There is a war going on. The enemy is an innocuous little piece of ornamental fabric.
When the Professional Association of Innkeepers launched the Death to Doilies Campaign this year, the approach was tongue-in-cheek, but the message of change was serious: The doily has had the run of bed and breakfasts for too long.
After more than two centuries as an independent company, the New York Stock Exchange is about to change hands. It's being acquired by Atlanta-based IntercontinentalExchange, or ICE, as part of a deal valued at $8.2 billion. In recent years, ICE has exploded in growth.
And as NPR's Jim Zarroli reports, today's announcement is the latest in a series of rapid-fire changes that have transformed the world of stock trading.
The New York Stock Exchange will be acquired by IntercontinentalExchange of Atlanta in a deal valued at about $8.2 billion, the two rivals confirmed Thursday morning.
In matching press releases, they say the sale "combines two leading exchange groups to create a premier global exchange operator diversified across markets including agricultural and energy commodities, credit derivatives, equities and equity derivatives, foreign exchange and interest rates."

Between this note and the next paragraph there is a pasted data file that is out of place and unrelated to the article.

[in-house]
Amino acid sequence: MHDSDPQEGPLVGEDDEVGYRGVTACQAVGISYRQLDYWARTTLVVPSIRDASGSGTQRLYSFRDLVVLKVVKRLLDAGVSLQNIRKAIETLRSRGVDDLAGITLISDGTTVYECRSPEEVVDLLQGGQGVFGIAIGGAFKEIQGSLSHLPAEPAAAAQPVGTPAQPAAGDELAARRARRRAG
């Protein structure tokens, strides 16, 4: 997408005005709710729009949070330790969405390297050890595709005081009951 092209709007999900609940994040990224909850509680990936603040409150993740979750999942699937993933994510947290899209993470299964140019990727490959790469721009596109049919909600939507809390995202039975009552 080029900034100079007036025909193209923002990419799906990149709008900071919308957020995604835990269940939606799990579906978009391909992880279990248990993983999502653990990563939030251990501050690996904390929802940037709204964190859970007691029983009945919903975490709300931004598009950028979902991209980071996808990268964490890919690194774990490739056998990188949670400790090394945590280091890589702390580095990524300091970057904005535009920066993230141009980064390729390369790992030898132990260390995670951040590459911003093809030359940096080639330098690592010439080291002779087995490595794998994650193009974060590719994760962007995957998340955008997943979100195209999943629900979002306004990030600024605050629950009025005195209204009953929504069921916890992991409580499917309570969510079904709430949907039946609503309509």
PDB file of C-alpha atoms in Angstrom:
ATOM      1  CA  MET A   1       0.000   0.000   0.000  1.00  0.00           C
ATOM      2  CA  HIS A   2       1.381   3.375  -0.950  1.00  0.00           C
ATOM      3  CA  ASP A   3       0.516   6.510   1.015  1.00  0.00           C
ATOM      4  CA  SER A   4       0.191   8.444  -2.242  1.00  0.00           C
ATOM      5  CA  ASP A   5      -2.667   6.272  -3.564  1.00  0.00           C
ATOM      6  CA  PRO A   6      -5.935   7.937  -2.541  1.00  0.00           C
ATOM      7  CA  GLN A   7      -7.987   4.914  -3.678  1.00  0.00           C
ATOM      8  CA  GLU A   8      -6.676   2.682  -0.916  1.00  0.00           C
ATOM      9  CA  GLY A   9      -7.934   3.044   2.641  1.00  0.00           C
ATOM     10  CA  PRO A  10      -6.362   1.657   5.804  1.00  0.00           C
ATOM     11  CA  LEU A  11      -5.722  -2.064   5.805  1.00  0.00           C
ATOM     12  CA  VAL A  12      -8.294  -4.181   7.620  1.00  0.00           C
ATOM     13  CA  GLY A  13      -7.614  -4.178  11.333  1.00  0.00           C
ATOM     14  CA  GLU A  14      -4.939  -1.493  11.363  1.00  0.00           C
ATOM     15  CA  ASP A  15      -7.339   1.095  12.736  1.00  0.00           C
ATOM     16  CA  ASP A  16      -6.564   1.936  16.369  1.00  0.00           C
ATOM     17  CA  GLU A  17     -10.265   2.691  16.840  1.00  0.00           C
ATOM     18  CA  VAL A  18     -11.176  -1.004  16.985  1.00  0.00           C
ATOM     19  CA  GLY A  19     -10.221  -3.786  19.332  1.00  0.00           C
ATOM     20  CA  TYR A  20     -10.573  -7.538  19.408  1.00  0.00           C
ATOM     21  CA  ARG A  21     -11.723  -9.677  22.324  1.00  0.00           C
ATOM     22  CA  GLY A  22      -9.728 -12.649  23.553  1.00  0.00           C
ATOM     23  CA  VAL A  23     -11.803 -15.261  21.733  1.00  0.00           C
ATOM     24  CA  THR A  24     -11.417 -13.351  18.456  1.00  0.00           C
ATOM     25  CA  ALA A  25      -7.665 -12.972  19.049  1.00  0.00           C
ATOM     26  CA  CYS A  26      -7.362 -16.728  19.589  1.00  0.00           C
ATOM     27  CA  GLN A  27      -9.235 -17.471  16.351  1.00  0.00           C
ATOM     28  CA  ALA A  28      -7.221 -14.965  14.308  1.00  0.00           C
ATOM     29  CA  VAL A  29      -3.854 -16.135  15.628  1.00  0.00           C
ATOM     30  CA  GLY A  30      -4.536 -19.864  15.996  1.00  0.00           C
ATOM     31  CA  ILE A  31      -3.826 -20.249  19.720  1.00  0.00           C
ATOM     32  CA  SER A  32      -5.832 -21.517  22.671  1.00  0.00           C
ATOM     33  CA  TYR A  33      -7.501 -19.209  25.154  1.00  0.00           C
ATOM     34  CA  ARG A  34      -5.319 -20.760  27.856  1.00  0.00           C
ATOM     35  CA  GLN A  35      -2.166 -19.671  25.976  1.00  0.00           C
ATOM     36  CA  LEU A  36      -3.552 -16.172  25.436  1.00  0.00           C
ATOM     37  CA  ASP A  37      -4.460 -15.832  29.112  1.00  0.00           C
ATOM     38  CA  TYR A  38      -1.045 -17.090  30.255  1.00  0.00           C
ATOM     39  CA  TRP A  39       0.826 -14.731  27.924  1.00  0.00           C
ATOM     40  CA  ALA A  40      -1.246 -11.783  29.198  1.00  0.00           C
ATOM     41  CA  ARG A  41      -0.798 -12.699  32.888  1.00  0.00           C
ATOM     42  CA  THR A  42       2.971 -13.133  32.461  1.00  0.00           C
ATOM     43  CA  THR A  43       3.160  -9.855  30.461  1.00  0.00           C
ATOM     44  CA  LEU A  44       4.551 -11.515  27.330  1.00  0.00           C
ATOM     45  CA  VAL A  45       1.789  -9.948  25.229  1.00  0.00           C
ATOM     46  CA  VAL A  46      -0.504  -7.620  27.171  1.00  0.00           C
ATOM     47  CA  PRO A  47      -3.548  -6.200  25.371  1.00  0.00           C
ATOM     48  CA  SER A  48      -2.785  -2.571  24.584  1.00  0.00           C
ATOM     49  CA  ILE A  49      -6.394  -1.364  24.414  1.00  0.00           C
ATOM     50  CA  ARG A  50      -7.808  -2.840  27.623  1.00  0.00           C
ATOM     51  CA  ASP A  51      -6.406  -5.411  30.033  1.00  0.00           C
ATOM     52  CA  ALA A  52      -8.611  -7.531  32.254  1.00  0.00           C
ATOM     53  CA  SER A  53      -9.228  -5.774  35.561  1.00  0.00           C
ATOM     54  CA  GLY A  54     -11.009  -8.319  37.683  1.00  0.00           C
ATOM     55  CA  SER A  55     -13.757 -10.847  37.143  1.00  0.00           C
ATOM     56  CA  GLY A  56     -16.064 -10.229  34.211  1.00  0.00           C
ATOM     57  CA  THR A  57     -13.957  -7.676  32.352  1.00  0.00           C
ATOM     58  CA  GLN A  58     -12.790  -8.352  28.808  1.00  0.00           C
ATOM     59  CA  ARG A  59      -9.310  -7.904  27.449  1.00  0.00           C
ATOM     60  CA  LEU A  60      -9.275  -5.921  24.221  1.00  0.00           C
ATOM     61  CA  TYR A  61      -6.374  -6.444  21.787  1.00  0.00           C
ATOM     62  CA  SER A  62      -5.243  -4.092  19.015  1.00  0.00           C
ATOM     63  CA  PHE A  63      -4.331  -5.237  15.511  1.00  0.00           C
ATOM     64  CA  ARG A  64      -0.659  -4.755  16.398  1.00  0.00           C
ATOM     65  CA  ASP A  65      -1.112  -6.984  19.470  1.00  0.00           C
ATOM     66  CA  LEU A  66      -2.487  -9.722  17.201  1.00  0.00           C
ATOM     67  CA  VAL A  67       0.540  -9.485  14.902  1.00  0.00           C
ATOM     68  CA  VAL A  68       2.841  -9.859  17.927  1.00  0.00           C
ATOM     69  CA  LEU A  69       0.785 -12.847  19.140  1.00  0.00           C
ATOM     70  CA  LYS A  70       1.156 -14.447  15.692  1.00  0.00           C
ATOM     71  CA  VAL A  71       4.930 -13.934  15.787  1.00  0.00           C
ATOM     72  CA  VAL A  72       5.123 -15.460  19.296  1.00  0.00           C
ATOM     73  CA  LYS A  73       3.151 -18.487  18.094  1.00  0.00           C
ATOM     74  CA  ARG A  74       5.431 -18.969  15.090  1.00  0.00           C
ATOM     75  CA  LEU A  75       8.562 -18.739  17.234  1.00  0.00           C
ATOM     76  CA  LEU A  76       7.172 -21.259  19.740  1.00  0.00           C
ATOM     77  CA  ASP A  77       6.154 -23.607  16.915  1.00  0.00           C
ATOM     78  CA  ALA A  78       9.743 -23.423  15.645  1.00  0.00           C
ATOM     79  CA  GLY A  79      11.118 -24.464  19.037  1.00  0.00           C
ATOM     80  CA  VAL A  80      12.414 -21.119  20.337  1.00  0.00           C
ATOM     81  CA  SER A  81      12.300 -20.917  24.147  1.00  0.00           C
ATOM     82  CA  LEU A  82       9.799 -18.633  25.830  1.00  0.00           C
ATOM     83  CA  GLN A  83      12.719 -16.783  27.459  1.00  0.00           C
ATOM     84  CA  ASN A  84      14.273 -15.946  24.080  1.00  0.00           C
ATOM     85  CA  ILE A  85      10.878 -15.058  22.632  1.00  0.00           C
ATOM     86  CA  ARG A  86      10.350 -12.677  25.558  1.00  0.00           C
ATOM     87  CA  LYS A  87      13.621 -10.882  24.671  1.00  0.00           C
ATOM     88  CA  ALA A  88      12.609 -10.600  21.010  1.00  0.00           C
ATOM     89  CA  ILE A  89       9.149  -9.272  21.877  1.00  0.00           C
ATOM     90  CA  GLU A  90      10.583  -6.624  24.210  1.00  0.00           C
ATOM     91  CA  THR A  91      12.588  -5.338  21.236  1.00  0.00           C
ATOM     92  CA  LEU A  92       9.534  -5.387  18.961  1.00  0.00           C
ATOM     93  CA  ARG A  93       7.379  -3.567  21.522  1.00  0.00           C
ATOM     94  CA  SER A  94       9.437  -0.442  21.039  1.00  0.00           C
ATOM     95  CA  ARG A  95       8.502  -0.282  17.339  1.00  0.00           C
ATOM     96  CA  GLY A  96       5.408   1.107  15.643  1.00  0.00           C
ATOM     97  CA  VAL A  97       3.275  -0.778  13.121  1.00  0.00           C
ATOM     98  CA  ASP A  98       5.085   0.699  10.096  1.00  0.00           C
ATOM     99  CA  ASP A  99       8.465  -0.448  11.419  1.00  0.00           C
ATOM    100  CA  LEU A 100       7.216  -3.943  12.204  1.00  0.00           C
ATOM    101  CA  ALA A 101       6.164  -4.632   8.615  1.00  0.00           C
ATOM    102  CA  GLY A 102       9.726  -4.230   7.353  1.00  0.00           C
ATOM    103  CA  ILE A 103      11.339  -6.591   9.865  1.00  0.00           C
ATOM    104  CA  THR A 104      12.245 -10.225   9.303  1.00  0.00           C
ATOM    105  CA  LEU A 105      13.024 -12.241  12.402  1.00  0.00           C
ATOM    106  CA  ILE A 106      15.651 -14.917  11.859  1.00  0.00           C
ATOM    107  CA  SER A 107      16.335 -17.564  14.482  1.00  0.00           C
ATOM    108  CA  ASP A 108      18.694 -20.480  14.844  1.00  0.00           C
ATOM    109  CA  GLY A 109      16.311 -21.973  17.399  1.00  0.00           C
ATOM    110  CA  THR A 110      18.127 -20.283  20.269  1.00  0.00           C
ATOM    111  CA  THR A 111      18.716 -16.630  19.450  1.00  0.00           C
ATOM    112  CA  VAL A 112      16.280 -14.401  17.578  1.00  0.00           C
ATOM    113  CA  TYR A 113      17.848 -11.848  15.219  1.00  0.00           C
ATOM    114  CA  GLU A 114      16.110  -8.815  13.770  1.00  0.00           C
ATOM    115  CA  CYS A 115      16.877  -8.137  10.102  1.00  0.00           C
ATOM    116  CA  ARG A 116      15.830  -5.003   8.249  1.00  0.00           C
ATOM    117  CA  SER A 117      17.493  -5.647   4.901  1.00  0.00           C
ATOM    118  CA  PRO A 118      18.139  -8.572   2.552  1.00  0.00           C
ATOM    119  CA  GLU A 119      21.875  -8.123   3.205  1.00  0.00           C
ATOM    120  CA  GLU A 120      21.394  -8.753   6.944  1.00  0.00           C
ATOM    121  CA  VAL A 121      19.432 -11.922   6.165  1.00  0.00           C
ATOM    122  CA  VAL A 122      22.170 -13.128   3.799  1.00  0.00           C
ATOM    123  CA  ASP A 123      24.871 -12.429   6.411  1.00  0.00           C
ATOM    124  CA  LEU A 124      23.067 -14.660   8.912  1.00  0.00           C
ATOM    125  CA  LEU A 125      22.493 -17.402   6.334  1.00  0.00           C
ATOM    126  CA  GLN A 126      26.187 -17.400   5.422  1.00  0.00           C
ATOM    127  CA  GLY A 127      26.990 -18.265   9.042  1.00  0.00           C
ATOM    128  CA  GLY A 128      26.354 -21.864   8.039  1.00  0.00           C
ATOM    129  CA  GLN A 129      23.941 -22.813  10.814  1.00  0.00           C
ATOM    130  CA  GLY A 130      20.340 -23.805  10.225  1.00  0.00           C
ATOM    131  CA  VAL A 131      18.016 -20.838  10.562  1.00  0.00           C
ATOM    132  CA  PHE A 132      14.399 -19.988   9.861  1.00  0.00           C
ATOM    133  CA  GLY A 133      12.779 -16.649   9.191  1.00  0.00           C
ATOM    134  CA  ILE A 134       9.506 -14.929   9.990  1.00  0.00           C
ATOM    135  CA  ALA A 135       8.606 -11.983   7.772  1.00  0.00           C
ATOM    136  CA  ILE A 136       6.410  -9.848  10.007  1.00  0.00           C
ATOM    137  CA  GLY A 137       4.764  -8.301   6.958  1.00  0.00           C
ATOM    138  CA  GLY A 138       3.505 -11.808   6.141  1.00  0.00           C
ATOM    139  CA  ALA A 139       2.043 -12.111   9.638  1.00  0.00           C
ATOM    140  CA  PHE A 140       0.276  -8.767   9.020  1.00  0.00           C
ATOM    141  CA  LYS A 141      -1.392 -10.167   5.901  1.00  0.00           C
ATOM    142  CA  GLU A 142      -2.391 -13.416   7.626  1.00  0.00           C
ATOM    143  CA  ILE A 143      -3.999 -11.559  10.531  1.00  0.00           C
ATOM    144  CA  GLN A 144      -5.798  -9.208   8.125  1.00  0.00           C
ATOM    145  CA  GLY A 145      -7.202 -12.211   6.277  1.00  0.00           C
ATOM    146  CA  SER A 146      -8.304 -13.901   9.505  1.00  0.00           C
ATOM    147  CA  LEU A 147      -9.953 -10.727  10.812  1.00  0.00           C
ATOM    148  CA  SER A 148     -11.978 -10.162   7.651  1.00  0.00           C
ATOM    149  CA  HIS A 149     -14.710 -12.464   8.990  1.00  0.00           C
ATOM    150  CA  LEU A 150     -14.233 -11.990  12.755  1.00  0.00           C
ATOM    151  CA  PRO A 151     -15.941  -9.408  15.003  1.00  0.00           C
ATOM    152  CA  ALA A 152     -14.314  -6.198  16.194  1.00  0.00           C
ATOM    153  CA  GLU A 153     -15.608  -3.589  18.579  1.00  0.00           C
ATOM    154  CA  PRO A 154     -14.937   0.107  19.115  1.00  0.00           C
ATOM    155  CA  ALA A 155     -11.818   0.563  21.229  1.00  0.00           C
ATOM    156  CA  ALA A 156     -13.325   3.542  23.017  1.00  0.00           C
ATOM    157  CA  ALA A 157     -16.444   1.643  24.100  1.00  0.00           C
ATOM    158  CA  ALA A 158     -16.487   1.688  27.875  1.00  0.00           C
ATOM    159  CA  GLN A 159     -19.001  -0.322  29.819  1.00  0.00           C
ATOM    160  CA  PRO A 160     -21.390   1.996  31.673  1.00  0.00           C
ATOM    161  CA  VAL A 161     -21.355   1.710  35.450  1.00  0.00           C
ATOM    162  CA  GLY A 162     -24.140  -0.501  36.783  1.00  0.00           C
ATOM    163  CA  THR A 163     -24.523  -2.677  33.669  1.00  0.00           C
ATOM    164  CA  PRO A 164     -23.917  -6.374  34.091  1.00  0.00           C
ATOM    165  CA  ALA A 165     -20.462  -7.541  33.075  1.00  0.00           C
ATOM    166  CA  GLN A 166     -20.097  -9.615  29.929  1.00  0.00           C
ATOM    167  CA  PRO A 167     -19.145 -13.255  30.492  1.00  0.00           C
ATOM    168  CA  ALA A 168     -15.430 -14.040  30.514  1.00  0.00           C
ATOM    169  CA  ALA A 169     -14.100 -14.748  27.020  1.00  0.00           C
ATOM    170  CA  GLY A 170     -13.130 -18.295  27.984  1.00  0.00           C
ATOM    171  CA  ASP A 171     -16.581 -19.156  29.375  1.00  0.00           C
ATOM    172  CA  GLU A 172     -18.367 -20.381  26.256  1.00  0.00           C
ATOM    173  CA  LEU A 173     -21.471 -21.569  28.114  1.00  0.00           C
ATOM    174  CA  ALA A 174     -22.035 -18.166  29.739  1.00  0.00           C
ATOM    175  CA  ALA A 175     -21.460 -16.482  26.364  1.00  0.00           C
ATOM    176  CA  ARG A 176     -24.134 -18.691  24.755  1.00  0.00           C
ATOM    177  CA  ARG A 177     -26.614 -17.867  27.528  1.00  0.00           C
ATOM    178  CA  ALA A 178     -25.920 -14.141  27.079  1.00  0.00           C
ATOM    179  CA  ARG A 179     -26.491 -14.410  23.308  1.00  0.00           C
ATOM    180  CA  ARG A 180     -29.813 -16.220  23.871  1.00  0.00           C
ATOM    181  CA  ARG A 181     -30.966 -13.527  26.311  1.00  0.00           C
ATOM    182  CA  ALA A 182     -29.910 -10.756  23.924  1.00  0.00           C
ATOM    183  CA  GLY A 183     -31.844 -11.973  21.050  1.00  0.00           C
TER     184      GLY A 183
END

That is something nearly everyone agrees on. If the fiscal cliff is not avoided, it could do some serious harm to the U.S. economy. So let's talk further about whether Congress and the White House are close to some kind of agreement. We'll bring in NPR national political correspondent Mara Liasson. Mara, good morning.
Suppose you run a business, you want to open a store but local zoning laws make your preferred location off limits? If you're the Mexican branch of Wal-Mart, according to The New York Times, you just bribe an official to alter the zoning map.
David Barstow is one of the reporters of the latest Times investigation of Wal-Mart and bribery in Mexico.
It wasn't long ago that all consumers went to retail stores to buy things. These days, of course, you can get just about anything online. Some companies are now taking that shopping experience to the next level, allowing customers to design almost anything individually — from a trench coat to a batch of M&M's.